Then in April came a new report detailing just how impaired Minnesota’s waters are — and how little they were likely to improve in the next 30 years, despite the expected $3 billion in Legacy Amendment sales-tax proceeds to be spent on water betterment between 2013 and 2034. He called that report “shocking.”

It said, for example, that in the Minnesota River watershed, only 29 percent of rivers and streams are unimpaired today. Stay the policy course, and in 2034, the unimpaired share would climb only to 45 percent. In the lower Mississippi River basin in southeastern Minnesota, 21 percent of lakes are unimpaired today, and that would improve to only 28 percent by 2034.

Those numbers helped Dayton sell buffer strips. Even as watered down (sorry!) by the Legislature, the 2015 law is an important first step in reducing agricultural pollution. It would have been enough to seal Dayton’s reputation as a water defender in environmentalists’ eyes.

But that’s how Dayton saw it, too — as a first step. Next up: his request to the 2016 session for $220 million in bonding, the bulk to help local governments pay for upgrades to aging waterworks.

That, too, would be only a beginning, Dayton said. The U.S. Environmental Protection Agency estimates that Minnesota communities will need $11 billion in water infrastructure improvements over the next two decades to keep their water drinkable.

That’s a whole-state tally — but as several emissaries from the Dayton administration learned in an eight-city listening tour last fall, the cost burden is especially heavy and the need especially pressing in Greater Minnesota. Some of those cities still have wooden water pipes in the ground. Some of their residents already pay water bills three or four times higher than typical monthly bills in the metro area, on median incomes well below those in the Twin Cities.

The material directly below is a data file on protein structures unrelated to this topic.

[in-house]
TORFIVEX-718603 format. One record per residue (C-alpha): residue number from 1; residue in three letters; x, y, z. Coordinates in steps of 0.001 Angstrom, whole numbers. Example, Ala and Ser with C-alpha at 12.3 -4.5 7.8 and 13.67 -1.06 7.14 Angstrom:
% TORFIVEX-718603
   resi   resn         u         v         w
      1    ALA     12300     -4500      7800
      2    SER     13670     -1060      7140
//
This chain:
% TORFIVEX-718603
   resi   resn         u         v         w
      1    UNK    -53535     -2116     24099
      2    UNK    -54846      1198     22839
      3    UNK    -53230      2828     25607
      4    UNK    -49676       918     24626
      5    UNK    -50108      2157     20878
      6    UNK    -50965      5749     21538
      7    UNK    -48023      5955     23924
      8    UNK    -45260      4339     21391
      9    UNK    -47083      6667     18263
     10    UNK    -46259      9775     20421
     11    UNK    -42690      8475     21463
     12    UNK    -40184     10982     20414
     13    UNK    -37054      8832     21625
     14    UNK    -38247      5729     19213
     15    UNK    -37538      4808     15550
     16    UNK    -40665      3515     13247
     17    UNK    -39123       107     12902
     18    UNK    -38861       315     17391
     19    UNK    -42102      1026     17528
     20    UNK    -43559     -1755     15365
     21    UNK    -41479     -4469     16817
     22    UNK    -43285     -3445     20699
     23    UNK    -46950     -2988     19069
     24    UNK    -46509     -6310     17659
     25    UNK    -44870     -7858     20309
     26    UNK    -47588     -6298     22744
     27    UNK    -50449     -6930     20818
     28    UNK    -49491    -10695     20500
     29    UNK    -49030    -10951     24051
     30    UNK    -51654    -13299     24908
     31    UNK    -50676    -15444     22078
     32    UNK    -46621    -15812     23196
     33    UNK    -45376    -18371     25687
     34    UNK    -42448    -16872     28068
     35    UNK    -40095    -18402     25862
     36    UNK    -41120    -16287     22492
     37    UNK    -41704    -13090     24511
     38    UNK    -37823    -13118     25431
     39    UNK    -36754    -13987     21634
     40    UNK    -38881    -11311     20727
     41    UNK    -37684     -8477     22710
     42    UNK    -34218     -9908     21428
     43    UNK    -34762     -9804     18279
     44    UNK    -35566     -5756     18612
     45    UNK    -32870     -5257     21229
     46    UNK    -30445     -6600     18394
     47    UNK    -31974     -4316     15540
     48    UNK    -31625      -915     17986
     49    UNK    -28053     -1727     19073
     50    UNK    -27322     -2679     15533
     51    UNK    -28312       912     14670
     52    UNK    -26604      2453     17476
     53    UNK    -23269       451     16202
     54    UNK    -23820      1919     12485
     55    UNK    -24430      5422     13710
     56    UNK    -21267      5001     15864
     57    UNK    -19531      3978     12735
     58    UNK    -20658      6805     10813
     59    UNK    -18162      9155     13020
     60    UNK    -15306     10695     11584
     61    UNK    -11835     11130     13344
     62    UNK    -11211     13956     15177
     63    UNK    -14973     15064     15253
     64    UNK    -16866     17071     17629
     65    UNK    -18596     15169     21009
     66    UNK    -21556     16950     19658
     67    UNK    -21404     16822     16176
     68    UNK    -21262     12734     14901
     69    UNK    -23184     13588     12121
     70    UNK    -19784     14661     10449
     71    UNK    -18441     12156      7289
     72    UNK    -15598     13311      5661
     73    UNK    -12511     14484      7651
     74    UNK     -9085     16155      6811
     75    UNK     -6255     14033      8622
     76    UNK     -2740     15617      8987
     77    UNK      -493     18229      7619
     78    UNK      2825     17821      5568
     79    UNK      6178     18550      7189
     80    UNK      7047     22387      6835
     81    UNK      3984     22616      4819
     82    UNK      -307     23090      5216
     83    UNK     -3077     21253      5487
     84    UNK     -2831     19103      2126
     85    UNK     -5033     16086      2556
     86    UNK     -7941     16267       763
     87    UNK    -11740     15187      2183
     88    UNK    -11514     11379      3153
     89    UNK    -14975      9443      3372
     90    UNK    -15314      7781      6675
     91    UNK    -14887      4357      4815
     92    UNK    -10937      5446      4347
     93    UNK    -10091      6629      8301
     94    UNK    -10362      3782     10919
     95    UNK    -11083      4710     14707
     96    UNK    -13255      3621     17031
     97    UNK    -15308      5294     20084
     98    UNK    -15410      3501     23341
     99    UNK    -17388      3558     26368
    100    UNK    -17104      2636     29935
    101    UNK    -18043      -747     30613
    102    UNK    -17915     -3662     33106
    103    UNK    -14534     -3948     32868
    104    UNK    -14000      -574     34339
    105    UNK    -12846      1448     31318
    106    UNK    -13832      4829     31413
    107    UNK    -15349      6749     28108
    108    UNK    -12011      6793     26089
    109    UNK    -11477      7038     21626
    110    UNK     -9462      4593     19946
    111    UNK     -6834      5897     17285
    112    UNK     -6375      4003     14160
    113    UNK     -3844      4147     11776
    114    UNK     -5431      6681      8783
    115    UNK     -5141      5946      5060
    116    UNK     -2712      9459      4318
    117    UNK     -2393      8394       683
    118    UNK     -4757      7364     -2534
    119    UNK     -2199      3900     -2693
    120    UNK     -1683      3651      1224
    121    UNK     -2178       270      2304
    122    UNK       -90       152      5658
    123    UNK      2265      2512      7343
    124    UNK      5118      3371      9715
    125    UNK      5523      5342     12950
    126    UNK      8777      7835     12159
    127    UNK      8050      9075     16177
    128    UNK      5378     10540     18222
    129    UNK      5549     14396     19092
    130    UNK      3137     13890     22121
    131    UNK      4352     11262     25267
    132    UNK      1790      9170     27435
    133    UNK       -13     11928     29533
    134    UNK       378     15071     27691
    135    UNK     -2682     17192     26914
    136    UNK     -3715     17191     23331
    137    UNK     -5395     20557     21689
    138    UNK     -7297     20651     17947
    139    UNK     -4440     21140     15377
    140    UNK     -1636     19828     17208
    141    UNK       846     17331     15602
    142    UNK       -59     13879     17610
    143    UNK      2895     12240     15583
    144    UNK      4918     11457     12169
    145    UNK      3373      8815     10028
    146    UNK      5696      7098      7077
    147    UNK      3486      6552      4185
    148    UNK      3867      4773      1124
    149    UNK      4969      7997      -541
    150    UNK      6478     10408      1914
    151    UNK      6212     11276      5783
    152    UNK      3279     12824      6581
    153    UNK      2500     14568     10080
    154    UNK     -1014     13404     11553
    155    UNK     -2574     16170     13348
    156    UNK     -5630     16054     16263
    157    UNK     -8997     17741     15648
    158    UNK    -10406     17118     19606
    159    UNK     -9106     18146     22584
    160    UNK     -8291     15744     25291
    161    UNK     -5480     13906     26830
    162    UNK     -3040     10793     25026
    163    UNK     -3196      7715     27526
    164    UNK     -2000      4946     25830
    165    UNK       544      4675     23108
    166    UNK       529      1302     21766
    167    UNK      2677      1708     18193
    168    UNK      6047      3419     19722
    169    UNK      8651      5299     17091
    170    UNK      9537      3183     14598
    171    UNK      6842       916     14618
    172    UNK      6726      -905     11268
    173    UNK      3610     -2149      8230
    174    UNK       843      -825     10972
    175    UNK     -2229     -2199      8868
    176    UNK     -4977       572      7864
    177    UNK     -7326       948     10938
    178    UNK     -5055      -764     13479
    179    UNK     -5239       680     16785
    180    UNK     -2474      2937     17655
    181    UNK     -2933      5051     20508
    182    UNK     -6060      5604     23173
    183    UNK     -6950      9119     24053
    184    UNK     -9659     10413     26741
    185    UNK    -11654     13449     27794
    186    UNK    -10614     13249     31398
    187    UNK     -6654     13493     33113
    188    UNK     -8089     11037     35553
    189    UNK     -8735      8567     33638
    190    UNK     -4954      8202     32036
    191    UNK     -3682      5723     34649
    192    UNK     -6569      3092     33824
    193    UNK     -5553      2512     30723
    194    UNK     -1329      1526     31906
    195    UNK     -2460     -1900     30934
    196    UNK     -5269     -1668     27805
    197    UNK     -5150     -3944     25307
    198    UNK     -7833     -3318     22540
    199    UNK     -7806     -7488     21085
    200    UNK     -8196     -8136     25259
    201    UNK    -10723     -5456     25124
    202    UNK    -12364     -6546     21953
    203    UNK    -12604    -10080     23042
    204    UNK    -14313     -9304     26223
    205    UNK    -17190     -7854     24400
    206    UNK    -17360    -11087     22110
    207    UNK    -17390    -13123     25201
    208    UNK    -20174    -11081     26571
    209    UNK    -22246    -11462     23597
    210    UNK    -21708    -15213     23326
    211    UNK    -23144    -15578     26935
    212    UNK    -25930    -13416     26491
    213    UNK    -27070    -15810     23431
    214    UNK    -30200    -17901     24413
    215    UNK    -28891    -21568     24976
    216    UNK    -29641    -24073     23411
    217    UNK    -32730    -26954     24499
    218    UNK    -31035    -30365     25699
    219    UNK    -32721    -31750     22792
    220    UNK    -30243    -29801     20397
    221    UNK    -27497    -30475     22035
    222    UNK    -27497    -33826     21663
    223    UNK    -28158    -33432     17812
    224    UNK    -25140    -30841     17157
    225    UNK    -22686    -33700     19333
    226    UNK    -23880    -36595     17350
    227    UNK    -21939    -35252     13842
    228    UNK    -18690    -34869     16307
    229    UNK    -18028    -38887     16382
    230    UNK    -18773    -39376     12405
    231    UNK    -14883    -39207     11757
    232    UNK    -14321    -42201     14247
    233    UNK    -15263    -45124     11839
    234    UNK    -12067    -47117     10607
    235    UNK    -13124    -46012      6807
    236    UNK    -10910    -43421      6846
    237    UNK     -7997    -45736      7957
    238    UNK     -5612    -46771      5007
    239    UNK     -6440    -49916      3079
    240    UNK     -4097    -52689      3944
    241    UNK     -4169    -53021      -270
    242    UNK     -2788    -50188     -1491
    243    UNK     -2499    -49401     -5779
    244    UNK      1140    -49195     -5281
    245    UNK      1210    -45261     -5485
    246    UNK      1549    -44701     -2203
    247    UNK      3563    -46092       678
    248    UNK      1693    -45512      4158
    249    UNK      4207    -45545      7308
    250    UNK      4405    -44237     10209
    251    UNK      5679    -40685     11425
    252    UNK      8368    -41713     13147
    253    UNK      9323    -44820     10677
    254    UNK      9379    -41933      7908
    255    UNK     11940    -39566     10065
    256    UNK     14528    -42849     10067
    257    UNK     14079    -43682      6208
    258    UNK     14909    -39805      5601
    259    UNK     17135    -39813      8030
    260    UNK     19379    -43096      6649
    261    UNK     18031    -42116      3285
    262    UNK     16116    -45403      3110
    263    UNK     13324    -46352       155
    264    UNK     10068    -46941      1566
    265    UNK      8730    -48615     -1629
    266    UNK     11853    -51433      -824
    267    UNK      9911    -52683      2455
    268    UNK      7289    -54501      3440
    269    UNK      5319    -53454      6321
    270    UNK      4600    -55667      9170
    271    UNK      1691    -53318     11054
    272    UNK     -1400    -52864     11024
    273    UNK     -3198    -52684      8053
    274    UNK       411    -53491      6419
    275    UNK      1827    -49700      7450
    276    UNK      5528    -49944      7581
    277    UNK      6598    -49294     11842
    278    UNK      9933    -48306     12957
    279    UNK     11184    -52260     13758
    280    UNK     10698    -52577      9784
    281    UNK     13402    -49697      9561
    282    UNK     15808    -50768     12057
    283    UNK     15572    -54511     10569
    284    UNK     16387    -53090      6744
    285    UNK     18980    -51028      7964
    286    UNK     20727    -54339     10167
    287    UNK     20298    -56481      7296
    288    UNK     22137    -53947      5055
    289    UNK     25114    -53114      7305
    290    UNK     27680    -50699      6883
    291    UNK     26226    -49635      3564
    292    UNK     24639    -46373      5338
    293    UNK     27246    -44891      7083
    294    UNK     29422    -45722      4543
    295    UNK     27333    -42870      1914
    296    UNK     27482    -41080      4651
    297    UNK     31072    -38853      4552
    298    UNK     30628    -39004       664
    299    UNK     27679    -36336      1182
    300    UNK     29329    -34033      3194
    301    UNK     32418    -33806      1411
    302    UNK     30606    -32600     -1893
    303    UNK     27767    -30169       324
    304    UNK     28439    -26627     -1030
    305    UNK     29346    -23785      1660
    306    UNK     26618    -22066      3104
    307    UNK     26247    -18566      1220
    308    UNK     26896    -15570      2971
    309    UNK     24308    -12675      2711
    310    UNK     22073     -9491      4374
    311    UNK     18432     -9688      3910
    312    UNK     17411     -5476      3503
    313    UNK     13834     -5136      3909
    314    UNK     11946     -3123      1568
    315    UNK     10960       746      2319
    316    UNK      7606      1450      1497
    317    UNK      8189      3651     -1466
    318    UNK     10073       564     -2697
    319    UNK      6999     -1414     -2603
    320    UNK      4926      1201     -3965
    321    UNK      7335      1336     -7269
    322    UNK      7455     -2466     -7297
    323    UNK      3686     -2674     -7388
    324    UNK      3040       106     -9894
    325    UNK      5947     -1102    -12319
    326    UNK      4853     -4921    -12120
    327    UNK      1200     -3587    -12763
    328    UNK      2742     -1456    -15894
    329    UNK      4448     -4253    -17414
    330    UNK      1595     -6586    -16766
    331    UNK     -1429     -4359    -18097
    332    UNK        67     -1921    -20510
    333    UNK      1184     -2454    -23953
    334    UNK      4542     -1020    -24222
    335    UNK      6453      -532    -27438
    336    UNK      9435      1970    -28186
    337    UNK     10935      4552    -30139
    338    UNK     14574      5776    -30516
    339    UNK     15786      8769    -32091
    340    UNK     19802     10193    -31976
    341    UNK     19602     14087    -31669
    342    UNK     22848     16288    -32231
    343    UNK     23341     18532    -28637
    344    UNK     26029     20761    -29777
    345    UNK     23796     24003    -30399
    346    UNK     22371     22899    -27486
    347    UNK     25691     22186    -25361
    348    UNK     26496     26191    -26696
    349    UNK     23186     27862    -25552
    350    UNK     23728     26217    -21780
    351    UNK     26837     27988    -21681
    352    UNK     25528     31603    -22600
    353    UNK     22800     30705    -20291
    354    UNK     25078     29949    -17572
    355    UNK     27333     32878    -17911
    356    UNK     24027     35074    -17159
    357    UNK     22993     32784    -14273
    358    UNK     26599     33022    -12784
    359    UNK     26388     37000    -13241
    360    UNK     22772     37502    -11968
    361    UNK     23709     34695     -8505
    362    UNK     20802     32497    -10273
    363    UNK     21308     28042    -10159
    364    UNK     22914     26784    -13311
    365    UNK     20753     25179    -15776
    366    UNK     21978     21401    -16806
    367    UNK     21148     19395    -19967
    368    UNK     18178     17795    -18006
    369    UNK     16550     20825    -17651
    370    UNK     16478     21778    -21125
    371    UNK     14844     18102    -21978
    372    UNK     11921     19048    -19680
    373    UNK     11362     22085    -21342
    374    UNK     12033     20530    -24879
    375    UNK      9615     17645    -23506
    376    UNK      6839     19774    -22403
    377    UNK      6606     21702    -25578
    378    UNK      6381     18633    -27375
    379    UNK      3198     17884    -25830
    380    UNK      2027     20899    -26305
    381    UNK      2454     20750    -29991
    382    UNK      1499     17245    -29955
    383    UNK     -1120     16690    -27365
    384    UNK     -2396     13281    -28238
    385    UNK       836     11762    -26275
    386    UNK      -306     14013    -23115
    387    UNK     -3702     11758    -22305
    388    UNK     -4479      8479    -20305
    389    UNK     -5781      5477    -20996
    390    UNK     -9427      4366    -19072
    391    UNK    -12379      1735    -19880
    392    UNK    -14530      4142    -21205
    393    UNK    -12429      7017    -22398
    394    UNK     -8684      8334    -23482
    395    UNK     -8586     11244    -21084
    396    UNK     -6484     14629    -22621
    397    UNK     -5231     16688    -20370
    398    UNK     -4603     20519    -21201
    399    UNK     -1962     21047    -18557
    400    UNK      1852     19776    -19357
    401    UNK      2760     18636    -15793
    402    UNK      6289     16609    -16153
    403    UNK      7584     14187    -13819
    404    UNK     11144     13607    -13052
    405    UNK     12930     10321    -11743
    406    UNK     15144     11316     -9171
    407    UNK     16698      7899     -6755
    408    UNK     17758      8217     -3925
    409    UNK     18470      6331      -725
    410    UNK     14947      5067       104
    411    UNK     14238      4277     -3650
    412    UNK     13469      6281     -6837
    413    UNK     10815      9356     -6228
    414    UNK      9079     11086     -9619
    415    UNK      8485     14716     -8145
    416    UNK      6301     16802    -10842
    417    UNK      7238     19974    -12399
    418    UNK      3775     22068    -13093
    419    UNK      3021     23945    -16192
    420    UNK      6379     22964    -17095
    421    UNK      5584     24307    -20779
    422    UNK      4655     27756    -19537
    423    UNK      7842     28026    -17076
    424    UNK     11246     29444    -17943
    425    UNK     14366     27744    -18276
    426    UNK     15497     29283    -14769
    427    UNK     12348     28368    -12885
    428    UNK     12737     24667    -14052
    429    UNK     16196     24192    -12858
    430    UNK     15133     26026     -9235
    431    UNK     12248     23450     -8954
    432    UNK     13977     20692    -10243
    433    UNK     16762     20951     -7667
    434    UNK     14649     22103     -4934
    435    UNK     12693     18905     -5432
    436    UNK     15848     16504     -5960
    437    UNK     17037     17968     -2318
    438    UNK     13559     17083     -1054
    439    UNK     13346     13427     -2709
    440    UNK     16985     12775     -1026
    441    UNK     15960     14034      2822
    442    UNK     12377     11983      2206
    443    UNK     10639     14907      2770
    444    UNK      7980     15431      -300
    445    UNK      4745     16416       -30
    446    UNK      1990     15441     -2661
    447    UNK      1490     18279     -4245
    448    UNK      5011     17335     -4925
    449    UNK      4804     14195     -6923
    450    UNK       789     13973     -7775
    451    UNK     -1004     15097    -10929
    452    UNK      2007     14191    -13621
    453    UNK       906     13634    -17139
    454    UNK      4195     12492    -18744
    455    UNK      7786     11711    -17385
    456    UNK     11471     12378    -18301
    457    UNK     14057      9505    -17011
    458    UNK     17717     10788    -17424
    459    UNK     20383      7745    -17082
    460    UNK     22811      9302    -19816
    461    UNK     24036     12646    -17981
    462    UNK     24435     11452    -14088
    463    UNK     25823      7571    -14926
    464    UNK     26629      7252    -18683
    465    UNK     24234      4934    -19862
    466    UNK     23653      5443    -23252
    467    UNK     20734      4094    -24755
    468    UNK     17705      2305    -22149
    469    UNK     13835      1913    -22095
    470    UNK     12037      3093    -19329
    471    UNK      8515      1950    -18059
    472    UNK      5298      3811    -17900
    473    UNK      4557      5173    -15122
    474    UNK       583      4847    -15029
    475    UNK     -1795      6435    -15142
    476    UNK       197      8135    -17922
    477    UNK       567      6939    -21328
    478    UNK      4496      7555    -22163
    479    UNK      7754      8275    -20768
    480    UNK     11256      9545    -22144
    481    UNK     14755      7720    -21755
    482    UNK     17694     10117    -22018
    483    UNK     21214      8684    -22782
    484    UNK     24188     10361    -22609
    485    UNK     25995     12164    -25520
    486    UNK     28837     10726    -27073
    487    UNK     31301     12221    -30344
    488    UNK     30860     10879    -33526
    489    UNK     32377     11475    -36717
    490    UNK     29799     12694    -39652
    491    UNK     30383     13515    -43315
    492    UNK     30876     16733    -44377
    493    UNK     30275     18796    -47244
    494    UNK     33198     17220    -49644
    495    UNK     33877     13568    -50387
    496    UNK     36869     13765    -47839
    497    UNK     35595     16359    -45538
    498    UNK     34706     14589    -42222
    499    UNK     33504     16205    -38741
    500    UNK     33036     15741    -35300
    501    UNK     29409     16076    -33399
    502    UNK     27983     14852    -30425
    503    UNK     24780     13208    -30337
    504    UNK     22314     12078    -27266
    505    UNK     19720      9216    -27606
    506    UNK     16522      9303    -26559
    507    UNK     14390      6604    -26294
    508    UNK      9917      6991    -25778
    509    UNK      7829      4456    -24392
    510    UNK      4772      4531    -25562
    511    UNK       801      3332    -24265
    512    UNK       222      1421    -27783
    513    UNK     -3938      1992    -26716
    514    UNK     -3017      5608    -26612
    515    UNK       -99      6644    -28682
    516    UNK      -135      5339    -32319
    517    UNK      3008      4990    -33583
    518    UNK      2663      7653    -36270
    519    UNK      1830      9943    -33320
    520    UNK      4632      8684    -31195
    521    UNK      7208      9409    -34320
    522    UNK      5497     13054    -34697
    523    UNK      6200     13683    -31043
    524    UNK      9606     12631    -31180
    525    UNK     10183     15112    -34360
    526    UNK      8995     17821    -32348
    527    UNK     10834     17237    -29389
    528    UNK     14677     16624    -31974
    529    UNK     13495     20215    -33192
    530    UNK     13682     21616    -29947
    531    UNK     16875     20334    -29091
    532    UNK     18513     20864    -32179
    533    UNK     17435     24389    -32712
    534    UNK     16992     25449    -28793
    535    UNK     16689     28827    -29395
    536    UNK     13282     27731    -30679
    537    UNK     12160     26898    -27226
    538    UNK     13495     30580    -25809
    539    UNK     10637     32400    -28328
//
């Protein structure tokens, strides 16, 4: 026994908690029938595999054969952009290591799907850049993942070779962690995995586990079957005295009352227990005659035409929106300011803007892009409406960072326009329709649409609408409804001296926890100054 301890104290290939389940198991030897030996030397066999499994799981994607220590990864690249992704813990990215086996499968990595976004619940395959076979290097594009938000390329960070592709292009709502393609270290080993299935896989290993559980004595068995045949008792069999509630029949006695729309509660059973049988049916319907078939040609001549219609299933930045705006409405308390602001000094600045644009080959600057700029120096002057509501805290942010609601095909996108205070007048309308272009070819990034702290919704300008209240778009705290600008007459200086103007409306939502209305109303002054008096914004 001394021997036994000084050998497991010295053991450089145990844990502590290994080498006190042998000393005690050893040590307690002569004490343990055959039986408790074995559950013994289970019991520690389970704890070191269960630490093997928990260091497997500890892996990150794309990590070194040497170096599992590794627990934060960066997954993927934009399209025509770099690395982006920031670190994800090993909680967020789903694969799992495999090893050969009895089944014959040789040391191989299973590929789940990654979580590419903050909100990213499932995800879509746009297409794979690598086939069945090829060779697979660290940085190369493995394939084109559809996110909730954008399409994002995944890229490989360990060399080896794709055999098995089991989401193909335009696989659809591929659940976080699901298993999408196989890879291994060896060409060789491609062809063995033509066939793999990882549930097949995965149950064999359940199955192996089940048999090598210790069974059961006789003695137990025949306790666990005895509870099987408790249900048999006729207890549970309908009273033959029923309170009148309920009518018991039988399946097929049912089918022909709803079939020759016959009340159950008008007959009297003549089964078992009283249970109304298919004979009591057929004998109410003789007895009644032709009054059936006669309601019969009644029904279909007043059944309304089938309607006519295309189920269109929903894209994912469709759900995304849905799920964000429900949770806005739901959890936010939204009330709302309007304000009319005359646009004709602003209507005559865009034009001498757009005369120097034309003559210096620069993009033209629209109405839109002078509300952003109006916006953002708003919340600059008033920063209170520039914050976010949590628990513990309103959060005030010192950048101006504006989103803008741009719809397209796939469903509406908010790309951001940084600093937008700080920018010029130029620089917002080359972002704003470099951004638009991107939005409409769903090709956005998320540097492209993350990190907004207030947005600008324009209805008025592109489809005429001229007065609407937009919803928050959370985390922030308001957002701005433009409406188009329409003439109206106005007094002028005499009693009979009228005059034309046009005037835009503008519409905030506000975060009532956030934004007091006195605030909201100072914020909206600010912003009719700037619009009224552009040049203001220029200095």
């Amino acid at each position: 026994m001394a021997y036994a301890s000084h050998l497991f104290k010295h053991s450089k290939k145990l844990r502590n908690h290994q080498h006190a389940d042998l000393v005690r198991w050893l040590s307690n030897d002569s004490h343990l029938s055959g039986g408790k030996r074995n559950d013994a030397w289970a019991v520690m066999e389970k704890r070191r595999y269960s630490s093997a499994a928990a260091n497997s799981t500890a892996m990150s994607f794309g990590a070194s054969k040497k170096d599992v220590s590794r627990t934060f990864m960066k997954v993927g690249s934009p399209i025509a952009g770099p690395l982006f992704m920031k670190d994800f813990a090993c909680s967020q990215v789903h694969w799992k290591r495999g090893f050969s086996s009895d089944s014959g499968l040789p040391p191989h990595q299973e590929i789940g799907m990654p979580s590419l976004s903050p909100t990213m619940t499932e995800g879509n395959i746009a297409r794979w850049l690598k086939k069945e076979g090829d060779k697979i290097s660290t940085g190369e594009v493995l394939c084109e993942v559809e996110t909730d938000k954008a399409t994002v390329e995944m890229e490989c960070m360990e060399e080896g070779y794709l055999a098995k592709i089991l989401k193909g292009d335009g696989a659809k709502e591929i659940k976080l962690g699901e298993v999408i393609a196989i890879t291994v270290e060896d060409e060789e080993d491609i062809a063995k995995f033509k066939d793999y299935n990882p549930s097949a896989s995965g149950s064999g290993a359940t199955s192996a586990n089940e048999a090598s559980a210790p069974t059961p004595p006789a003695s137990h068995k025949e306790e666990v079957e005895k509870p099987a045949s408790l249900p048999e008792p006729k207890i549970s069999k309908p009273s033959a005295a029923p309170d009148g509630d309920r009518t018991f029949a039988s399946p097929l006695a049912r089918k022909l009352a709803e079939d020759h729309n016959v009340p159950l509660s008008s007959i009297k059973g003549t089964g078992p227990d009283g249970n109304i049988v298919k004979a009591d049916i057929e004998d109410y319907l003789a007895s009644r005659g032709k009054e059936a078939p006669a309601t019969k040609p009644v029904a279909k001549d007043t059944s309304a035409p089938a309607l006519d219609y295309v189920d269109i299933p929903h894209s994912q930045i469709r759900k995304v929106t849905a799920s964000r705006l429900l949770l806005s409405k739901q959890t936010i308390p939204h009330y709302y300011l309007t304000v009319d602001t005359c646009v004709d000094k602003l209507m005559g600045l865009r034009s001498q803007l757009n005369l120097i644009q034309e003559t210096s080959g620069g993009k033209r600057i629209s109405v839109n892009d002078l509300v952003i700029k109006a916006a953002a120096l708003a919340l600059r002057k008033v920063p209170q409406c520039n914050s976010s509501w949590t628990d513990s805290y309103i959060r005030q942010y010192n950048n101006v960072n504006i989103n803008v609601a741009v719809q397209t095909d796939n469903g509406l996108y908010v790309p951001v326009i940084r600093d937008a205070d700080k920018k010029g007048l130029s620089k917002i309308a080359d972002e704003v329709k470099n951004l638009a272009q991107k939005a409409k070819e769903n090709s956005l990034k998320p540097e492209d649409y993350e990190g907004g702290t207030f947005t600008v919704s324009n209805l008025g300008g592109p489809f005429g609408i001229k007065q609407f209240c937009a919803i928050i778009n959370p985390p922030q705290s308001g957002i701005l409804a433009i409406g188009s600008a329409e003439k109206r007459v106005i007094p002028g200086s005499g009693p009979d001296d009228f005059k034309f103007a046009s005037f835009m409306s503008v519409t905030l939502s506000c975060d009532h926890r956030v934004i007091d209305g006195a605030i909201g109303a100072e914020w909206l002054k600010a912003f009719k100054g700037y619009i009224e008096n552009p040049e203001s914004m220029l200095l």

And many of those communities are coping with the high nitrate levels that result when farmers lavish fertilizer on their soil. Last spring in Adrian, 18 miles west of Worthington, the city advised pregnant women and young children not to drink city water and distributed free bottled water instead. It was a mini-version of the Flint story, a lot closer to home.

Some metro legislators have sputtered about Dayton’s willingness to use state tax dollars to keep water drinkable for rural folk who have been tolerant of water-polluting farming practices by their neighbors. Dayton responded well on Jan. 15: “We’re one state. What benefits Greater Minnesota benefits everybody. … This is everyone’s responsibility.”

That’s true. But governments have long told home and business owners what they can and cannot allow to flow into shared waters. By comparison, those governments largely have given farm-source pollution a pass.

“The water governor” is sending signals that he would like that to change. Anyone who knows the clout of the agricultural lobby at the State Capitol knows that on that score, he is in for a major fight — the news from Flint notwithstanding.


Lori Sturdevant, an editorial writer and columnist, is at